The question of whether social practice work belongs in museums has been brought up many times recently, partly as a result of several different museums attempting to include social practice in their programming. There are a variety of approaches to include social practice work going on or in the works at the moment with various museums in the US. I think some examples work better than others, but the idea that social practice should not be in museums seems ridiculous to me. The 20th century is filled with cases of art practices that were at first not considered art at all and in various ways excluded from inclusion in art institutions. A notable example is Impressionism, which during its introduction was totally dismissed, and now of course is considered high art and is popularly appreciated. In other cases the artwork was less easily fit into a traditional form, like painting on canvas, but still made its way into museums and art world acceptance as in the case of performance art. Social practice is no different in that it not only should be included in museum contexts, but will most likely, as in those other cases, even find ways of operating in commercial gallery systems as well. Individual artists may decide not to show work in those places or participate in the commercial art world, but it should be their decision to make (and of course will depend on if they are given that opportunity in the first place). But it is my hope that even when artists doing social practice type work operate in museums that they will continue to also do work in non-art contexts as well. Part of the benefit and in some ways condition of making socially engaged work is being able to site and activate it in whatever the most appropriate locations for the work’s specific qualities are, which might mean a museum but just as likely could be a grocery store, library, park, etc.
One of the interesting developments of social practice is that in many cases the way that it arrives in a museum context is through the education department. I think there are some good things about that, and some problems. Museum education departments are already interested in public participation and interaction in ways that curatorial departments have not been, at least historically, and as a result there is greater value placed on some of the qualities of social practice (site specificity, participation, activity, deemphasizing objects, etc.) that in traditional gallery exhibitions might be thought of as problematic. Exhibitions are usually static and only designed to be viewed, not interacted with or participated in. But education departments are generally thought of as subservient to museum curatorial work and for that reason marginalized, and that can easily rub off on social practice projects commissioned by education departments. Education departments also often have mandates related to quantitative measures of success, numbers of school groups served, etc. etc. For those reasons it can be difficult for a social practice artist working with a museum education department to be taken seriously, and/or can be used instrumentally in detrimental ways. I have talked to many artists who were asked to propose projects for a museum through education departments, which were then not given the same level of support and respect as projects that had come through curatorial. That kind of discrimination is something that can and should change for both museum education departments (who I think can play a much more important role in museums than they have traditionally) and for socially engaged projects that take place in museums.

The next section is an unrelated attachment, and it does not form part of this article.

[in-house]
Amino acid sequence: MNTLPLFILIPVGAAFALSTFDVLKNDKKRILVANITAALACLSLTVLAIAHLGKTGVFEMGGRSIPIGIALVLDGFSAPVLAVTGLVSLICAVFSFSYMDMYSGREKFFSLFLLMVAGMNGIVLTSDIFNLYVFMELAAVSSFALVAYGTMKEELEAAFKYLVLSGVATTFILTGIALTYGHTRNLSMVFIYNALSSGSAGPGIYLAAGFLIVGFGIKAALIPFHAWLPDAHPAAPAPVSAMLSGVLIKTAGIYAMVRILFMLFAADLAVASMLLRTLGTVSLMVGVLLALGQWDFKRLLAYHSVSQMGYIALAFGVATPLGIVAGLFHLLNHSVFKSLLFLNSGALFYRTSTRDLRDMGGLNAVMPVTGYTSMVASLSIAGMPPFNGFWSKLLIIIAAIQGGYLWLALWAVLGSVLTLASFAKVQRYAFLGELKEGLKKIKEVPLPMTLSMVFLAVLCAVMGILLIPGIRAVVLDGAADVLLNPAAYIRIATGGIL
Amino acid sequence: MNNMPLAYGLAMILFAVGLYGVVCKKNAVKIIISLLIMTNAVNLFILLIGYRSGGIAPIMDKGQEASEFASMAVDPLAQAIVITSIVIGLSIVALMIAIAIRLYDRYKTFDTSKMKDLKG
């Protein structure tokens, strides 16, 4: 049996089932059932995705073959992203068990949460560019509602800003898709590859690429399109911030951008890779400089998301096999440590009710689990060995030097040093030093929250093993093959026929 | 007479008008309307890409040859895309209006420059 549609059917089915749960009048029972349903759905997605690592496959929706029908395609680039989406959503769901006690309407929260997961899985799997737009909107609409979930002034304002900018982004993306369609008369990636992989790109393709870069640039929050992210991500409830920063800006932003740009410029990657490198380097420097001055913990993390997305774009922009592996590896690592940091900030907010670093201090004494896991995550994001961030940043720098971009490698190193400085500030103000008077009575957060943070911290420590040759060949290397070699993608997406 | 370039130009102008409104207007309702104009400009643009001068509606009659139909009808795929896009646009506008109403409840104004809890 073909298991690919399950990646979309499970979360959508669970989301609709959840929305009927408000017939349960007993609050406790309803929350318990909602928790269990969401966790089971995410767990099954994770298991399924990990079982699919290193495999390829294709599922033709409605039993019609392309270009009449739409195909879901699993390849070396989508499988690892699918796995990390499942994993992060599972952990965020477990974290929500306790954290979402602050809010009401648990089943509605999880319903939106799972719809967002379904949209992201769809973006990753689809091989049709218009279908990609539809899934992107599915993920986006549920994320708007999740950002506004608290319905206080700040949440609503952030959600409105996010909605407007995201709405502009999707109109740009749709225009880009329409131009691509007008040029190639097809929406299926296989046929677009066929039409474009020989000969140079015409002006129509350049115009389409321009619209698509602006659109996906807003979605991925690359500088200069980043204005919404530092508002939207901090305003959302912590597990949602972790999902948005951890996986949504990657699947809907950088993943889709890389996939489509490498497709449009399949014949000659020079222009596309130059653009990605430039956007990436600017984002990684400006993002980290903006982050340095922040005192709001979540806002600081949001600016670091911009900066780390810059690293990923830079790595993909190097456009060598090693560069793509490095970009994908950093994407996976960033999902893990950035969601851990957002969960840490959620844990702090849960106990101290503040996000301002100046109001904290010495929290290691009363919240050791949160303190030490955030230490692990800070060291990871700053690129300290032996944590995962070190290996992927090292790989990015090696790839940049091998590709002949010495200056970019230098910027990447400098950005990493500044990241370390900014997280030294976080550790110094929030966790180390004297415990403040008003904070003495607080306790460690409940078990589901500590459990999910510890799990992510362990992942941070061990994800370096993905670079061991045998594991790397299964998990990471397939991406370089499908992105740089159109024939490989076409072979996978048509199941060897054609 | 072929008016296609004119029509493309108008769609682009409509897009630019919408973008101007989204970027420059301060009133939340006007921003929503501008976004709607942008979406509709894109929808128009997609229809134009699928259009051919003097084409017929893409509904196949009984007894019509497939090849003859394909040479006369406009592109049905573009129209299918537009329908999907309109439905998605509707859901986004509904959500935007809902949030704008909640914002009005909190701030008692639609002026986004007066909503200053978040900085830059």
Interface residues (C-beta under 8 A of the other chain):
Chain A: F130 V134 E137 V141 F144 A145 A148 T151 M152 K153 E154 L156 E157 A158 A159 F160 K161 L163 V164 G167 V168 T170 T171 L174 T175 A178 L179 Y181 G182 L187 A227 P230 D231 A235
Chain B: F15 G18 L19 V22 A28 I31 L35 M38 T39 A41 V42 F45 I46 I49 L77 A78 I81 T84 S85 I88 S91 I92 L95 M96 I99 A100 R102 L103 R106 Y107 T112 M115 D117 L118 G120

It is a bit tricky because social practice inherently contains elements that are desirable to museums in regards to creating participatory projects and potentially even addressing problematic museum issues and topics, but social practice artists ultimately need to maintain autonomy and freedom as artists to work on projects that have no obligation to fulfill museum interests. If the conditions that a social practice artist works in becomes too prescribed and determined only by the ways that the projects can serve the museum then it will negatively impact the work. There needs to be choice for social practice artists to determine in what ways and on what topics their work is focused, and that should not be overly directed by institutional concerns. Many times I’ve been told by a museum, especially in association with an education department, that I have total freedom in developing a project and then when I come up with an idea it is shot down or altered to a point that makes it no longer interesting to me because it doesn’t seem to directly address internal museum expectations or goals.
I think there is a great capacity for social practice to be integrated in museums if the work is understood and appreciated appropriately. Because social practice projects often don’t need traditional gallery space and can be done on a different schedule than exhibitions (longer or shorter than a typical exhibition run) makes it easy for a museum to accommodate. The fact that social practice is usually site specific means there are no shipping or storage costs, and in many cases there are no objects at all to have to worry about. Social practice projects can also be commissioned by museums but then primarily take place outside of the museum building creating greater opportunities for engaging with non-traditional audiences. Social practice work is positioned as art, and museums are the most valued institutions in the art world, so it is important that social practice work and artists find ways to be included and appreciated within museum contexts.